Avatar vs. Aftershock




Watching Aftershock was fairly rewarding. One of the main points of this course was to gain cultural understanding through the medium of film, and I believe this assignment was to that end. My partner, Lucia, chose a film that I felt to be exemplary of a variety of traits which were worth examining as pieces of the construction of Chinese culture through the discourse of film. In comparison with Avatar, it was interesting to find that through all the more obvious thematic dissimilarities there was still an underlying parallel to be found in each.




For those of you who haven’t seen Aftershock, here is a short trailer.

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Comparison Analysis

Screen Shot 2013-05-07 at 12.50.14 AM To the left are listed themes I found to be dissimilar in each. The two films were not chosen based on thematic correspondence (otherwise there may not have been quite so many dissimilarities). For example, Avatar is more of a speculative film film in the sense that it is a science fiction that takes place far into the future, while Aftershock commemorates an actual event, the Tangshan earthquake of 1976.

Me rambling through the list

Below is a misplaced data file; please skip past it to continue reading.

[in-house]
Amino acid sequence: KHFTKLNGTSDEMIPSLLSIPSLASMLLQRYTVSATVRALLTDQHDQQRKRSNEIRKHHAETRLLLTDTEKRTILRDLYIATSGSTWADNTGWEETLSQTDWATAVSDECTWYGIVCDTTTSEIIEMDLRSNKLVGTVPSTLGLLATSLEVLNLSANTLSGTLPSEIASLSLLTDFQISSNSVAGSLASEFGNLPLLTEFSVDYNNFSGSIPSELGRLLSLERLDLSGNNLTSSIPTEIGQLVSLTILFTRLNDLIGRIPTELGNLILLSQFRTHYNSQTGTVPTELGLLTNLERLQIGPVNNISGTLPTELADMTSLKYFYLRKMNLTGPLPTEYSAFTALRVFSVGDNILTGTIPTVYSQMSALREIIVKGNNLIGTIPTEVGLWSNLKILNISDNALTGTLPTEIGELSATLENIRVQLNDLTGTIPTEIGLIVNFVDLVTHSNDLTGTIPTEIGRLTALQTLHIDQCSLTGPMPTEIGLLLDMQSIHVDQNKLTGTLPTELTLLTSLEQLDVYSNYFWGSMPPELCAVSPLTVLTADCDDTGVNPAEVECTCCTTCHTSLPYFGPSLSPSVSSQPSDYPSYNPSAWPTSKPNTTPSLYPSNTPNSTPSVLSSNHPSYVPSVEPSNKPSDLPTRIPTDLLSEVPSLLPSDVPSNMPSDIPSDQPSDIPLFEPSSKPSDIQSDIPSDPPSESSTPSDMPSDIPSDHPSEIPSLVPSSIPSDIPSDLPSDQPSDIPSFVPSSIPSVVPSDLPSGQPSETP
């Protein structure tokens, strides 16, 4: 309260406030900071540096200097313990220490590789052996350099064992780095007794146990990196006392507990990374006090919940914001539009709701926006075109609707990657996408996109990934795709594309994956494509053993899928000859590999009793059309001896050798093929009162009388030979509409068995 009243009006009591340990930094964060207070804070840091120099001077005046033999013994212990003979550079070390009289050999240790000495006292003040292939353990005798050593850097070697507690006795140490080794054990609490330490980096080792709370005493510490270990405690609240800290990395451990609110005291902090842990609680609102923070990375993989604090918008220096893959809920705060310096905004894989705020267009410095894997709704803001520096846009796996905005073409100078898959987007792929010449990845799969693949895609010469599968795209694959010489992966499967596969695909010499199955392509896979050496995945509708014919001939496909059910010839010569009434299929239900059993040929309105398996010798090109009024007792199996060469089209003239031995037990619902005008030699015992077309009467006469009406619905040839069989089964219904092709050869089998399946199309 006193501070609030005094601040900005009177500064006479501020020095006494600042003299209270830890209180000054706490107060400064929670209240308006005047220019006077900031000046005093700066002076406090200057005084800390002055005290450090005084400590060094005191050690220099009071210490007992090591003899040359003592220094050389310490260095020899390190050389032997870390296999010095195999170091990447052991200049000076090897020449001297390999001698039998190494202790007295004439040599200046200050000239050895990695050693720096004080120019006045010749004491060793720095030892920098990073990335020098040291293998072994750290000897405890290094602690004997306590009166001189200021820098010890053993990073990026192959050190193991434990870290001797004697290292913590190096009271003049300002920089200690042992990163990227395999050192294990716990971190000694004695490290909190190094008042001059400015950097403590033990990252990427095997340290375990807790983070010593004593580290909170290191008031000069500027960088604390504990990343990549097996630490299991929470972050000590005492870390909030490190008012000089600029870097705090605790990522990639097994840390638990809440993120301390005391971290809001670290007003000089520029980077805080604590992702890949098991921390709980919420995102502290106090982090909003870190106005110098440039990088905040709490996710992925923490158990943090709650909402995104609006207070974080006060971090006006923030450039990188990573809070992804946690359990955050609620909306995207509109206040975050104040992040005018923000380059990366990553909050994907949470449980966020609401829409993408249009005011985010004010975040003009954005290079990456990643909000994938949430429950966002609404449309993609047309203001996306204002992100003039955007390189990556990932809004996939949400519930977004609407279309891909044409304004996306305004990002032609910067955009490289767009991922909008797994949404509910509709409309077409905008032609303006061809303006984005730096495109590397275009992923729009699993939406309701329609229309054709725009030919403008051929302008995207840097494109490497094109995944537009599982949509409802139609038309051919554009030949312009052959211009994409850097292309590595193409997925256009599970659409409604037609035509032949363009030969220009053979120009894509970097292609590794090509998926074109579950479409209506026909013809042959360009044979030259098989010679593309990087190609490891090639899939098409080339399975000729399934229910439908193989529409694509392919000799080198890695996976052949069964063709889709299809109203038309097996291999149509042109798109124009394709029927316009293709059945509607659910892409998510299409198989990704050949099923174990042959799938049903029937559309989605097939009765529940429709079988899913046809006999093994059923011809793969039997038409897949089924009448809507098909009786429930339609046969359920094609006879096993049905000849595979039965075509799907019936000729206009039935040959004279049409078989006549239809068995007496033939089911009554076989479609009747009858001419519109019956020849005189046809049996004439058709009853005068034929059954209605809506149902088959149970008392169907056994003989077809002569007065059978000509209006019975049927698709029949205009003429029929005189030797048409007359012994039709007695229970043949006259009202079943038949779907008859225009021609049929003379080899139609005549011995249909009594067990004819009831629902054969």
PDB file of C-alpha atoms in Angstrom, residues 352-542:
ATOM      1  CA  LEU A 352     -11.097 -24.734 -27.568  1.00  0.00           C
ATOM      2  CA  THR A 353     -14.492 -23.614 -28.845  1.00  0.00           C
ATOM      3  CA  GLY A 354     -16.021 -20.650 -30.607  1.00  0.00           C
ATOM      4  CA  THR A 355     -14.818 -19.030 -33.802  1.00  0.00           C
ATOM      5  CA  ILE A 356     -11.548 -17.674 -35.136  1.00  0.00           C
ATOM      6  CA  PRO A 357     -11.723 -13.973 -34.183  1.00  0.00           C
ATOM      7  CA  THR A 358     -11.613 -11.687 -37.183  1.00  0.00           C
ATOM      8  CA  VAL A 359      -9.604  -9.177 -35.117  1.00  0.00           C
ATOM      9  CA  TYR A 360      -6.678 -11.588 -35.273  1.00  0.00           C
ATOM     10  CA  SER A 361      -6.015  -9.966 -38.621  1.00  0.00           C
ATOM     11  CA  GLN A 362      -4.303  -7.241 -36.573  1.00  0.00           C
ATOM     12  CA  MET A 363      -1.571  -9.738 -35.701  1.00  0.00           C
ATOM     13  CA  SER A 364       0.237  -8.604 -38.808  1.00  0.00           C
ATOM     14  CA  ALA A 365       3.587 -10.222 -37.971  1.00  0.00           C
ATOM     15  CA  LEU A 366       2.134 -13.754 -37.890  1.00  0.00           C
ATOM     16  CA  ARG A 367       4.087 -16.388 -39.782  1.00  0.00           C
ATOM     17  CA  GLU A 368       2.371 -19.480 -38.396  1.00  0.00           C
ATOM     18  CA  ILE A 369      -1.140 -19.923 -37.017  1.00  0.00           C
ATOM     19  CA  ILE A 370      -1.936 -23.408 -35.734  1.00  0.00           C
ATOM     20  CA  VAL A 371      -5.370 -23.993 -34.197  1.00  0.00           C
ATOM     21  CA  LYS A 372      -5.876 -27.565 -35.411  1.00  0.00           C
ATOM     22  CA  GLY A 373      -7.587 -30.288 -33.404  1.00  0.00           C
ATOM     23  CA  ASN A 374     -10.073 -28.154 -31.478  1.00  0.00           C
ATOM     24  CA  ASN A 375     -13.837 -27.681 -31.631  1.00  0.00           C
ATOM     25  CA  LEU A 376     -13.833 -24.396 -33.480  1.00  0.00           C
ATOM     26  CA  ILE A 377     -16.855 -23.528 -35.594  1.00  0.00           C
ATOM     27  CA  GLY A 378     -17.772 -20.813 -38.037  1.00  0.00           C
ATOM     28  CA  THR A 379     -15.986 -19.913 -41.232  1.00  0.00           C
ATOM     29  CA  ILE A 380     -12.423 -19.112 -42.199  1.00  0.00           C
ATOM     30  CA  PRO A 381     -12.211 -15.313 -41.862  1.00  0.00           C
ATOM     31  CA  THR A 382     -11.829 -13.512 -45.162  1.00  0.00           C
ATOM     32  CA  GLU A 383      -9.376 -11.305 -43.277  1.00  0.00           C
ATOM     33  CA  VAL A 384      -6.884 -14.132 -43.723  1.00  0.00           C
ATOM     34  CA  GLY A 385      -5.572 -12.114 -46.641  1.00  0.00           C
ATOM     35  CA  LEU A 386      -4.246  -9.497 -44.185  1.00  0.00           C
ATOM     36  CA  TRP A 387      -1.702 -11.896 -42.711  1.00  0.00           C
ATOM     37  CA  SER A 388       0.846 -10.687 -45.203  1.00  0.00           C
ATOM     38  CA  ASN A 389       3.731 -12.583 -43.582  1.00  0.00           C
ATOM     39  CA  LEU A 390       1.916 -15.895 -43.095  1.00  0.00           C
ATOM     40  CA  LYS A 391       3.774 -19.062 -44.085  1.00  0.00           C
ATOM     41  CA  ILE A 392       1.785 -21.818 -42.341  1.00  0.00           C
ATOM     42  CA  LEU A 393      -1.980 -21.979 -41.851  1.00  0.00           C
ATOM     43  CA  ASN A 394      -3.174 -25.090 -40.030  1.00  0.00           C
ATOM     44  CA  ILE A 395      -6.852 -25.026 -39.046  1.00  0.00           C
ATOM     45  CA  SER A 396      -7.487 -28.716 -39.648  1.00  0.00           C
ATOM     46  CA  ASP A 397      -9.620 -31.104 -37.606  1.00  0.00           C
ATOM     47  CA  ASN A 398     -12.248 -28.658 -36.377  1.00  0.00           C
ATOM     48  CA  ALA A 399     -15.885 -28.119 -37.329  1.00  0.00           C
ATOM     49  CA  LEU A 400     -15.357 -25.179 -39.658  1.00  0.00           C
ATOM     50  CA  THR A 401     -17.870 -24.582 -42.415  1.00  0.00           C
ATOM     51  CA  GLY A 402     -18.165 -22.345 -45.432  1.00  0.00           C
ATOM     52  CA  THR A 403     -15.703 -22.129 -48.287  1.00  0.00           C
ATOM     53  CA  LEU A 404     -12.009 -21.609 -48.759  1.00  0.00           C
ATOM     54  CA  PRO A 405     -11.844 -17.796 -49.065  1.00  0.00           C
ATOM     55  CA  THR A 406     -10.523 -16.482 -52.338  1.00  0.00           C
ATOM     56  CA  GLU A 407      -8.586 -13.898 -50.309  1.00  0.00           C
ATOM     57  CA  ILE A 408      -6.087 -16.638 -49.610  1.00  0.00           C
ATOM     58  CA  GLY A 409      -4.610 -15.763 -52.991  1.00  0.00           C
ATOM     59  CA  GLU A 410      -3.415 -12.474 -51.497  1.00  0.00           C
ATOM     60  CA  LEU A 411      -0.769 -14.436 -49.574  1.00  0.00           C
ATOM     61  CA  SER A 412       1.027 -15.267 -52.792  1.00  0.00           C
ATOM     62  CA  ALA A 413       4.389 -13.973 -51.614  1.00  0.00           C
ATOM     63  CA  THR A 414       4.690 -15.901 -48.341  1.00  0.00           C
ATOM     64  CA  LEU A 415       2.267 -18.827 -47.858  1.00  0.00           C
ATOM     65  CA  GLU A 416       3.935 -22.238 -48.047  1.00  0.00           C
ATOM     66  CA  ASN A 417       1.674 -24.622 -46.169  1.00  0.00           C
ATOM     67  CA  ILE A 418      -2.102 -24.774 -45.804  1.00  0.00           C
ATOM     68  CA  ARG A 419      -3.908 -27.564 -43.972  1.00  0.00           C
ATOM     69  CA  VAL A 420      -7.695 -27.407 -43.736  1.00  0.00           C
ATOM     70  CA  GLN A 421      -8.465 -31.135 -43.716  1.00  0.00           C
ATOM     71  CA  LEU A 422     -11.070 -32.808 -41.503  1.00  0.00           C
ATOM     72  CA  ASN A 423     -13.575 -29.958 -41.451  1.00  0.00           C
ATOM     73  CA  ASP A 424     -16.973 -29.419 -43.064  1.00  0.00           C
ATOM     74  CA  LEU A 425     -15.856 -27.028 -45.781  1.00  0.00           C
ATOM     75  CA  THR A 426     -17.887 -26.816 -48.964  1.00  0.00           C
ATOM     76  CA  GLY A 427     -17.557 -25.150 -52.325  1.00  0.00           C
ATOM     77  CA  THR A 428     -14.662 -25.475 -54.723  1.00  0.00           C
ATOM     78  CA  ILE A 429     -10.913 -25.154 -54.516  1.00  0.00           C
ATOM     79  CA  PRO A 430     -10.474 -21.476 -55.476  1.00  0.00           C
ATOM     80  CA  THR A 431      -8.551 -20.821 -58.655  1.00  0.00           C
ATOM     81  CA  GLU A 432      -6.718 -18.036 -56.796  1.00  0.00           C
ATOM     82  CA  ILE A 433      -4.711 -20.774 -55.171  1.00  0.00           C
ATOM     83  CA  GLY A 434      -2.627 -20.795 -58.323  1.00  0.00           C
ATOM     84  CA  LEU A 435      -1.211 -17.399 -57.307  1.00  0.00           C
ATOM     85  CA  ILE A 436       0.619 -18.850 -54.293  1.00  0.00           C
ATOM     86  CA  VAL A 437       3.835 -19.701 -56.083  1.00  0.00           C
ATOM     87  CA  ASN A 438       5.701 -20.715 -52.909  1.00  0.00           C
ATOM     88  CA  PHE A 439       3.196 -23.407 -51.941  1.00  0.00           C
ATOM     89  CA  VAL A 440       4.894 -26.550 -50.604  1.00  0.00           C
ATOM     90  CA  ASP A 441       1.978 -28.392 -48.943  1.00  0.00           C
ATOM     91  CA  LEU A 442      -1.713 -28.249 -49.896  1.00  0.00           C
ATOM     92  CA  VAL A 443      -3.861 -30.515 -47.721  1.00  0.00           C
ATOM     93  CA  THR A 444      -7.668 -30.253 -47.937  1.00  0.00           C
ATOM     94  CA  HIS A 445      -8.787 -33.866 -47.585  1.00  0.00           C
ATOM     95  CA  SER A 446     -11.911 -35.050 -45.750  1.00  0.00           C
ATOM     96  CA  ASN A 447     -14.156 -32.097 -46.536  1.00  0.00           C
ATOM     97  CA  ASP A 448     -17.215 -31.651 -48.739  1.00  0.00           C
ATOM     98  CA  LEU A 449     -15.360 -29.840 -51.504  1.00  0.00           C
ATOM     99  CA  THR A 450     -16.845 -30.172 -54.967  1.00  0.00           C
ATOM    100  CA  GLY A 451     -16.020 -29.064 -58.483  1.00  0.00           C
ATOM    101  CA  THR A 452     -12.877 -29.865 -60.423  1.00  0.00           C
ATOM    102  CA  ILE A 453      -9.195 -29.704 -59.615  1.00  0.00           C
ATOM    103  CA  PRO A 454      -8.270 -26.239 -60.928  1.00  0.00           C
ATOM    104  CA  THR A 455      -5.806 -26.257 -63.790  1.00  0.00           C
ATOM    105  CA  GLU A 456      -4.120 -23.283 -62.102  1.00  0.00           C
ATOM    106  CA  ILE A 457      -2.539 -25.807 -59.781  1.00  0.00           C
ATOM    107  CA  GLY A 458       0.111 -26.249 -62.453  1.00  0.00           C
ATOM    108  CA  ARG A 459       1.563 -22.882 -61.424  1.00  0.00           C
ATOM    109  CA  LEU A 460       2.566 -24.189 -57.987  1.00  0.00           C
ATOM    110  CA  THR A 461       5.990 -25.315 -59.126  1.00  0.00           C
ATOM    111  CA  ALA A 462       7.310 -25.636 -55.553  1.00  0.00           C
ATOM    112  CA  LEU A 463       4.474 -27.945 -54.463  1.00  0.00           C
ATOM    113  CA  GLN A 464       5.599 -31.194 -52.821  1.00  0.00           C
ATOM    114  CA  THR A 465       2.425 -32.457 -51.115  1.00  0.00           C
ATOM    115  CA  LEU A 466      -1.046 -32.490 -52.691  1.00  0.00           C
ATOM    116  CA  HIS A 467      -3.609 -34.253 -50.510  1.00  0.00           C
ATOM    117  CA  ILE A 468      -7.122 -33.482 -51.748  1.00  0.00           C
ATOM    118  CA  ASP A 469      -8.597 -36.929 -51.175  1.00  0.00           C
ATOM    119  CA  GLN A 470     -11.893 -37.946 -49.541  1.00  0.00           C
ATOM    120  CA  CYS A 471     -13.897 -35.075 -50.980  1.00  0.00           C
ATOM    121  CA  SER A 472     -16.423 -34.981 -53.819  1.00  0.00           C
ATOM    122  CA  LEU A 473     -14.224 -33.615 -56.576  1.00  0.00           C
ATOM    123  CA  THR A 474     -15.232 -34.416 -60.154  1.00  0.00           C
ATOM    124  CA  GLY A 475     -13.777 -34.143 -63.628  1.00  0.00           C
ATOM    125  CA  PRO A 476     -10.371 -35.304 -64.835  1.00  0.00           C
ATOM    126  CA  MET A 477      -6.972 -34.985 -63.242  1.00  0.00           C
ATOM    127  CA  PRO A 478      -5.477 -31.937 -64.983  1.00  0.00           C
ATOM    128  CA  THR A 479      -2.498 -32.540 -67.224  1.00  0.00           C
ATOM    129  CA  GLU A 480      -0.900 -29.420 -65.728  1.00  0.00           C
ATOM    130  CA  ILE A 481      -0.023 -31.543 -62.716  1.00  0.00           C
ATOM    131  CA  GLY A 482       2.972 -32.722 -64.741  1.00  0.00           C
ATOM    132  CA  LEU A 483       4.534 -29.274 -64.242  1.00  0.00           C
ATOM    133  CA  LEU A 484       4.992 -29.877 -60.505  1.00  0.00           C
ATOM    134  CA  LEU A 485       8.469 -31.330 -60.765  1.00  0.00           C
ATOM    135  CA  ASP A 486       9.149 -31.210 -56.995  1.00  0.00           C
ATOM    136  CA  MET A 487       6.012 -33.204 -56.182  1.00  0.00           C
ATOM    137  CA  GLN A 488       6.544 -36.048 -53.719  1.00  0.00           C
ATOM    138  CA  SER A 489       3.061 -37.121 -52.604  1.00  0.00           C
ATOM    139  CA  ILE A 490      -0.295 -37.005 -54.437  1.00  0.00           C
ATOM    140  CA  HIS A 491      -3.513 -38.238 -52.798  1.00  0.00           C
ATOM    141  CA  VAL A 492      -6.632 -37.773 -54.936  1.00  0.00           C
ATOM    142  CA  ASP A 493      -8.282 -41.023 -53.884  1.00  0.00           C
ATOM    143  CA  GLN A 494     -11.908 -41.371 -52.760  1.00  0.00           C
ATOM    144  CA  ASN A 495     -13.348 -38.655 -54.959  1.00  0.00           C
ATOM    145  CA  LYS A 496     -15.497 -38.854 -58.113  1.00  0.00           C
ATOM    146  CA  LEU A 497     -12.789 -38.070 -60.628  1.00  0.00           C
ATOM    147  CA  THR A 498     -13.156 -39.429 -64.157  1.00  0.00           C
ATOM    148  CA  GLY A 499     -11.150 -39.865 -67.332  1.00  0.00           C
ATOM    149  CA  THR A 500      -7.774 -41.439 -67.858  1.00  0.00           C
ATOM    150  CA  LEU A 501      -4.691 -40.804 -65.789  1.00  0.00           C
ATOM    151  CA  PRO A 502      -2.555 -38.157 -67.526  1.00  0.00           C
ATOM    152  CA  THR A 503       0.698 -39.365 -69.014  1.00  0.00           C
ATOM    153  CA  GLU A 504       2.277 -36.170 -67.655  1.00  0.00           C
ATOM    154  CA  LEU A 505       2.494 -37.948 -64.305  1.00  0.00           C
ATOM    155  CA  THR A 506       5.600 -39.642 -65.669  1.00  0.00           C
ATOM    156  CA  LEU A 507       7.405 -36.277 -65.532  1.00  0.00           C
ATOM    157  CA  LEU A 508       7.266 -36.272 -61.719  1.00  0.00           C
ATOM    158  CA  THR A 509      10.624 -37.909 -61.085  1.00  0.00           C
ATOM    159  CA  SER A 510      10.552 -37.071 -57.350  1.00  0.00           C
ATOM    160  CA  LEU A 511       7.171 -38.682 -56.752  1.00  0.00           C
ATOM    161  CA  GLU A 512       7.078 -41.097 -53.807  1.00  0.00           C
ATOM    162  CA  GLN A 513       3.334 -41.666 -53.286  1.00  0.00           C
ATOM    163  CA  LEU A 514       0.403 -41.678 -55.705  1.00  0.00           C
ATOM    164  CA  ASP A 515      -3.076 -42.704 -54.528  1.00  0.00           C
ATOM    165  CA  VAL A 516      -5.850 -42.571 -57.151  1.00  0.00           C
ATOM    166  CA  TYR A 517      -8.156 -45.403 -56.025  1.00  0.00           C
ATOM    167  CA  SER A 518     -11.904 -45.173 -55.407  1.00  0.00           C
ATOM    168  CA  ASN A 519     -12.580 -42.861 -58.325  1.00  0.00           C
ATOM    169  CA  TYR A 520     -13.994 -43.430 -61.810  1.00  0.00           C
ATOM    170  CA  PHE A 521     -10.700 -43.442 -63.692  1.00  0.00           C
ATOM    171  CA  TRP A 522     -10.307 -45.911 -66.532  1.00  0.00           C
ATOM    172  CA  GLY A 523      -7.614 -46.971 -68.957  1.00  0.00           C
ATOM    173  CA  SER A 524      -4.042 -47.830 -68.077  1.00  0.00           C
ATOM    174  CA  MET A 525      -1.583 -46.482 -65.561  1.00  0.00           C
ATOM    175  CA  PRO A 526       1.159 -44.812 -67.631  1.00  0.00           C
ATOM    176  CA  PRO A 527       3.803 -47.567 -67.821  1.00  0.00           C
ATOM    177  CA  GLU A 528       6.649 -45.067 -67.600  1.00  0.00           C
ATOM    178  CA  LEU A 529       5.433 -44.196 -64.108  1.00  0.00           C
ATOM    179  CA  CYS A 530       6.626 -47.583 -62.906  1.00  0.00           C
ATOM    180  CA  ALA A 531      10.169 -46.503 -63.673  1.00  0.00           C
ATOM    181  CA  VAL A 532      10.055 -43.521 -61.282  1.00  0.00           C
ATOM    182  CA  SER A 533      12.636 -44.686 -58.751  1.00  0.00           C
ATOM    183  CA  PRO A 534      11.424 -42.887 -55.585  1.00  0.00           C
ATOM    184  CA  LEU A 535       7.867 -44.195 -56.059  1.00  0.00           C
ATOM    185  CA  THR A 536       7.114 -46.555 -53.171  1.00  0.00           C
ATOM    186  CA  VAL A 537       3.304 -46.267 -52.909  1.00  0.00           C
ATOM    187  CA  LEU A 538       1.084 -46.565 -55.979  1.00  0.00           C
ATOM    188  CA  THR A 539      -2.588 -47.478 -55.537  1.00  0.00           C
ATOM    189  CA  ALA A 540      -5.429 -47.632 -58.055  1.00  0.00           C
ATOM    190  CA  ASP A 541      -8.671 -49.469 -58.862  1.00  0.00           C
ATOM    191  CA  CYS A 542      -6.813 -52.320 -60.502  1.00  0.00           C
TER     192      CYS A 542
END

However despite these surface level differences, an unexpected underlying thread of escapism and denial managed to stitch the films together.



Escapism and Denial

Jake spends time in his Avatar body, which allows him to escape from the reality of his disability, while Fang Deng refuses to search for her mother because she chose to save her brother instead of her, and denies her former identity by changing her name. Throughout the film she clings to this childish resentment, and only at the very end does she apologize.

My Impression of Aftershock

Intrigued by Li Yuanyi’s self denial. Praise of breaking status quo.


Her reaction to Avatar

Highlights of Avatar, including some of what Lucia considered to be her favorite section of the movie – the plot development between Neytiri and Jake.